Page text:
My past, for too many years, held on to me. In its grip were my deepest desires, so instead of seeking these desires, I buried them.
As a result, I truly believed God felt obligated to withhold certain blessings. I lived a life thinking that while God was kind, He sought only to correct me and make sure I understood that while I was forgiven, I was never meant to be fully worthy of His overwhelming love.
Giving me the gift of motherhood, God gave me the buried desires of my heart. And, He opened a window to help me see His boundless grace in ways I could not fathom before.
In different ways, God wants to give these gifts to each of us. For me, it was through motherhood. In the middle of my trial with cancer years earlier, I saw no possible avenue to becoming a mom. But God was there; waiting, preparing and then whispering to those around His throne, “Watch what I’m about to do in this one’s life. It will change her forever.”
Today, I’m mom to five. It’s a story I could have never written, never dreamed.
My prayer is that even if we are in the deepest of trial, we will remember that despite our pasts, God is about our present.
As we celebrate Mother’s Day, I am forever grateful to the God who looked at me and said, “It’s time she saw the love I have for her–her buried desires are never too deep for Me to find.”
Jenn Walden is a mom and blogger who can be found at www.1stfaith.com/jenn, where this article first appeared. She is married to Kirk, an Advancement Specialist for Heartbeat International.
by Cindi Boston, Heartbeat Vice President
You hear the cries of the voiceless. The cries of those whose heart is beating, but whose voice may never be heard. You hear it day in and day out. You know that nearly a million unborn babies cry for help each year in the United States. (I can’t fathom that number, can you?) Choice has brought us to the place of a blood sacrifice, the sacrifice of our children, and you are steeped in this spiritual, not merely political, issue every day.
The hurting women who feel as if a pregnancy will ruin them are coming to you. They are desperate for help because an unplanned pregnancy is one of the things that creates a barrier between her and her loved ones that she usually depends on for support. Regret, shame, and fear are just a few of the barriers she faces.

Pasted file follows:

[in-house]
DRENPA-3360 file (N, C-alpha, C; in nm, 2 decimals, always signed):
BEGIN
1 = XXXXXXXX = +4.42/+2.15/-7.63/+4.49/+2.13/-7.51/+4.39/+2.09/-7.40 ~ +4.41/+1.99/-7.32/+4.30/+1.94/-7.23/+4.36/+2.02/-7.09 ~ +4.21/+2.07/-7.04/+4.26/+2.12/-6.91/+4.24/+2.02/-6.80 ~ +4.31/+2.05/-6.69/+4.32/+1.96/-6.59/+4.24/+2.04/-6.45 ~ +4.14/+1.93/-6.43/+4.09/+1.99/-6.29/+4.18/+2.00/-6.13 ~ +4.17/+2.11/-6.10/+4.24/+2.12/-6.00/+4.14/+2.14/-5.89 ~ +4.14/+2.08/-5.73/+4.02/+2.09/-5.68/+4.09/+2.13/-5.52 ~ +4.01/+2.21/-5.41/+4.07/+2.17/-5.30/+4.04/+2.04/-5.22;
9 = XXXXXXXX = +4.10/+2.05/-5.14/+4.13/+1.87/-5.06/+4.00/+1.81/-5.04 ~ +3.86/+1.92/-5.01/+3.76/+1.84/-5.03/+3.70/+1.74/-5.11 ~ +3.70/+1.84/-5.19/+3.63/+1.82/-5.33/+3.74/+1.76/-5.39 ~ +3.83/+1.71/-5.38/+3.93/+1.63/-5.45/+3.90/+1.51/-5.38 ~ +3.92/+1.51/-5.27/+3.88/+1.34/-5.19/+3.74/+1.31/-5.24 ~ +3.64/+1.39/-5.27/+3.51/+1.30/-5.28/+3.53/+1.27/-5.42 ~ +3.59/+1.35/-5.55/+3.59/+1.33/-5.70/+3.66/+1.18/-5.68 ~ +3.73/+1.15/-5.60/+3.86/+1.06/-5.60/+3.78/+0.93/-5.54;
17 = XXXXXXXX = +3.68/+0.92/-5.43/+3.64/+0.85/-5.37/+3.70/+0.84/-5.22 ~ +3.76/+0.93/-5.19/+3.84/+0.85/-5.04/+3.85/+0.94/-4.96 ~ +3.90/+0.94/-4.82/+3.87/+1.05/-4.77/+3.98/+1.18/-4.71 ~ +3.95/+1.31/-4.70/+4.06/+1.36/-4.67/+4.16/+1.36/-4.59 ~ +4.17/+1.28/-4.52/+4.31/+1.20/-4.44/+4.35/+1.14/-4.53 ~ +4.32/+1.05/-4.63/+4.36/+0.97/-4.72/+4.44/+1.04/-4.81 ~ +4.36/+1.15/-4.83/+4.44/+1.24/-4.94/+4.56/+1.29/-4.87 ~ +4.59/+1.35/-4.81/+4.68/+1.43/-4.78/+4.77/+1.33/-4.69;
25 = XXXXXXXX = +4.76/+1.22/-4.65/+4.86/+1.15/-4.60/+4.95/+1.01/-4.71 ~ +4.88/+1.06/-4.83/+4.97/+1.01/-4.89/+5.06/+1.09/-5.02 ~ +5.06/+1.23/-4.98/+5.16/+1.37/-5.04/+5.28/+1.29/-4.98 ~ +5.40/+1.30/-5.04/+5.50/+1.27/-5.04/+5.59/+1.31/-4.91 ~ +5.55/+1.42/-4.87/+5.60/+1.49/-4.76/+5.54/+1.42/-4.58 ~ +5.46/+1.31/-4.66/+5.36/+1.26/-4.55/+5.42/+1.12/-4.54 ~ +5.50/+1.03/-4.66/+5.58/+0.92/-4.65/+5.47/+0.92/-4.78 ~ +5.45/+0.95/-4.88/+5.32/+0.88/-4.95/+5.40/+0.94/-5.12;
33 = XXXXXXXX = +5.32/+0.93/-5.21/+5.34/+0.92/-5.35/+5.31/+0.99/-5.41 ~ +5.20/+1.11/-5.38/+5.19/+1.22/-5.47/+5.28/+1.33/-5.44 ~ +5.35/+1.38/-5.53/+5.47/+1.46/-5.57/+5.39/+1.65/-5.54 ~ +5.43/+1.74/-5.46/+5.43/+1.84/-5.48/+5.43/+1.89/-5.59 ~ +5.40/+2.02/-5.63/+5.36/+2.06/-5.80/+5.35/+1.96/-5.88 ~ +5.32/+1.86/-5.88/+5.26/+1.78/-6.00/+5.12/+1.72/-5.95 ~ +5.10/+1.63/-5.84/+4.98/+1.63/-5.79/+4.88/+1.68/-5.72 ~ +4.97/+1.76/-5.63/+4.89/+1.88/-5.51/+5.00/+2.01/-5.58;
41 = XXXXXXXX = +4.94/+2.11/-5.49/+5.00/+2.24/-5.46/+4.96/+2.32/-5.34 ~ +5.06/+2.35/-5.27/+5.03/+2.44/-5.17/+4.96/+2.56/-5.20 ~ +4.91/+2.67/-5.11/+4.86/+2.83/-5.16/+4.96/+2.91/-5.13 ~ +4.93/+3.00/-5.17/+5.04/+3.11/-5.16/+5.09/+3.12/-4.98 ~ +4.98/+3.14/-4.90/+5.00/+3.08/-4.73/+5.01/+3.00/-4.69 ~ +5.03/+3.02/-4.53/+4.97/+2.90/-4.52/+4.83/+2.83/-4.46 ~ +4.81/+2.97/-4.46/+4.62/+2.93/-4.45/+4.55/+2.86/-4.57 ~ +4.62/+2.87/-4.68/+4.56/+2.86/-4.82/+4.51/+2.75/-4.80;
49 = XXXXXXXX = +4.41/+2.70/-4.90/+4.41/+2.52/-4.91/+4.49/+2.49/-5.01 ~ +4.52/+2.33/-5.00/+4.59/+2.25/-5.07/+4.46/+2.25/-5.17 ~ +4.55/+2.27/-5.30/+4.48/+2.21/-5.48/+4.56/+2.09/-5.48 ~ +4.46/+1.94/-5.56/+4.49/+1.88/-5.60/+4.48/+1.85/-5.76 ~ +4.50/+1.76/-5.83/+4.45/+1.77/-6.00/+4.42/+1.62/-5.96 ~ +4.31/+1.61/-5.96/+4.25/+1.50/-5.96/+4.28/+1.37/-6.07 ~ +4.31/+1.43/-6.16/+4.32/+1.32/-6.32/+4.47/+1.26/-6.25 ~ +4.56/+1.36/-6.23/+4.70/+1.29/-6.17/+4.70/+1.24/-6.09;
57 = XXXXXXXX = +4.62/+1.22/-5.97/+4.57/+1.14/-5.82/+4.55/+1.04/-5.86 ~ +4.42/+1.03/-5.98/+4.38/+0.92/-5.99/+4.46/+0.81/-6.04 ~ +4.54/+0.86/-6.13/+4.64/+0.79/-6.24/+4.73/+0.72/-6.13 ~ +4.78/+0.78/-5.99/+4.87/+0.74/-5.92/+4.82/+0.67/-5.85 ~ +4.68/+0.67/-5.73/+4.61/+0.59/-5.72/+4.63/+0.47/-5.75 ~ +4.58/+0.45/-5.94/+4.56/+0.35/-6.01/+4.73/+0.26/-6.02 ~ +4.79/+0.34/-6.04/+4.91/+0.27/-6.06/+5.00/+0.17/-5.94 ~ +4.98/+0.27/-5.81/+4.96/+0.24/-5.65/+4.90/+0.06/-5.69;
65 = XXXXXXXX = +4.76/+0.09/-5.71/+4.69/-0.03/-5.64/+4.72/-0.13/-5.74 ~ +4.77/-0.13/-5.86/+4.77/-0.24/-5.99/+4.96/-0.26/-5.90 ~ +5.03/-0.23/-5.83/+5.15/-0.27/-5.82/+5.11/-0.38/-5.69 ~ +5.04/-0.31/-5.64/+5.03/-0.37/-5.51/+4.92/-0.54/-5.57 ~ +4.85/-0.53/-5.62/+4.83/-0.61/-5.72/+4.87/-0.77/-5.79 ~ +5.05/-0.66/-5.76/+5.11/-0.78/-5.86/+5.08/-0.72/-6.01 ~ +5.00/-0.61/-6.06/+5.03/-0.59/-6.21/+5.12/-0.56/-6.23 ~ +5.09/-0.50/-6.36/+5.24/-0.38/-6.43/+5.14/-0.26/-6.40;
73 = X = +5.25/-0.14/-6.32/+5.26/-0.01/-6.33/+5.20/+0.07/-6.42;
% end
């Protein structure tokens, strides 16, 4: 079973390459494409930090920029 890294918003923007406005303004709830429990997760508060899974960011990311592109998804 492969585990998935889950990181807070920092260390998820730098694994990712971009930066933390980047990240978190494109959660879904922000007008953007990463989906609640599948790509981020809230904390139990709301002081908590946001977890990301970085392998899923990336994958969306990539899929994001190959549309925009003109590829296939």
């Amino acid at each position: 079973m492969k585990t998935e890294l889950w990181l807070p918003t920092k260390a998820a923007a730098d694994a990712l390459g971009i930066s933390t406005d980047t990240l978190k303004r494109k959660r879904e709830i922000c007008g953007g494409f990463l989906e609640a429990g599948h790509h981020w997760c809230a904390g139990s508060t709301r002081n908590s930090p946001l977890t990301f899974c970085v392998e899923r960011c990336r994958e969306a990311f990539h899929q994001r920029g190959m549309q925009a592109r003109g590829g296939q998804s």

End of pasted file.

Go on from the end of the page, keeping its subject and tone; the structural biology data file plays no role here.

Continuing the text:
The barriers you help her knock down.
The pregnancy help movement stands ready to intervene on behalf of each woman and child because of your commitment and compassion. Once a woman enters a pregnancy center, she becomes more likely by the moment to be one of women considering abortion who will carry her baby to term and make a parenting or adoption plan because you are there to help her.
I directed a life-changing pregnancy center in Missouri, and volunteers were a crucial part of the small, but mighty, gospel-centered mission we followed. The volunteers and staff at these organizations are creating a safe space for women to face their challenges and build a better life.
It’s your wisdom, knowledge, and ministry experience that is the lifeblood of this movement saving lives every day. You are the footsoldiers in an army of volunteers armed with love whether you’re answering calls on a helpline, mentoring women one-on-one, teaching classes, sorting donations, or data entry.
You hear the cries of the unborn. You spend your time caring for hurting women, children and families. Thank you for the life-saving work you do. And if you ever need a reminder about why what you’re doing is worth it, read this one more time, and check out the stories of the women who are thankful for you at PregnancyHelpNews.com.
“Then He poured water into the basin, and began to wash the disciples’ feet, and to wipe them with the towel with which He was girded.” John 13:5
Jesus’ washing of the disciples’ feet during His final Passover meal is only mentioned in one of the four gospels (John), but for centuries Christians have focused on this moment’s significance, impact and lessons for us today.
Clearly, this act—on Jesus’ final night before His crucifixion—is one of servanthood. We would not think the king of the coming kingdom would serve anyone. He should be served! But Jesus chose instead to paint a poignant picture of who we need to be as His followers. And He did so by washing the grimy, calloused feet of those who followed Him.
Which creates a question. What is a modern-day equivalent of foot-washing?
While many still practice actual foot-washing as a reminder and example, because we aren’t as likely to wear sandals (well, we do wear Chacos) and walk on dirt roads all day, what is 21st century practice which follows Jesus’ powerful act of service?
May I offer one, which I often overlook? Listening.
Here is why.
In today’s world, society is wedded to IPhones, Droids, laptops. We’re texting, Facebooking, Twittering, Instagramming and Linking In. Any conversation is easily derailed by the distraction of a call, a “Let me just text him/her back really quickly” or a need to rush off to the next thing in our busy lives.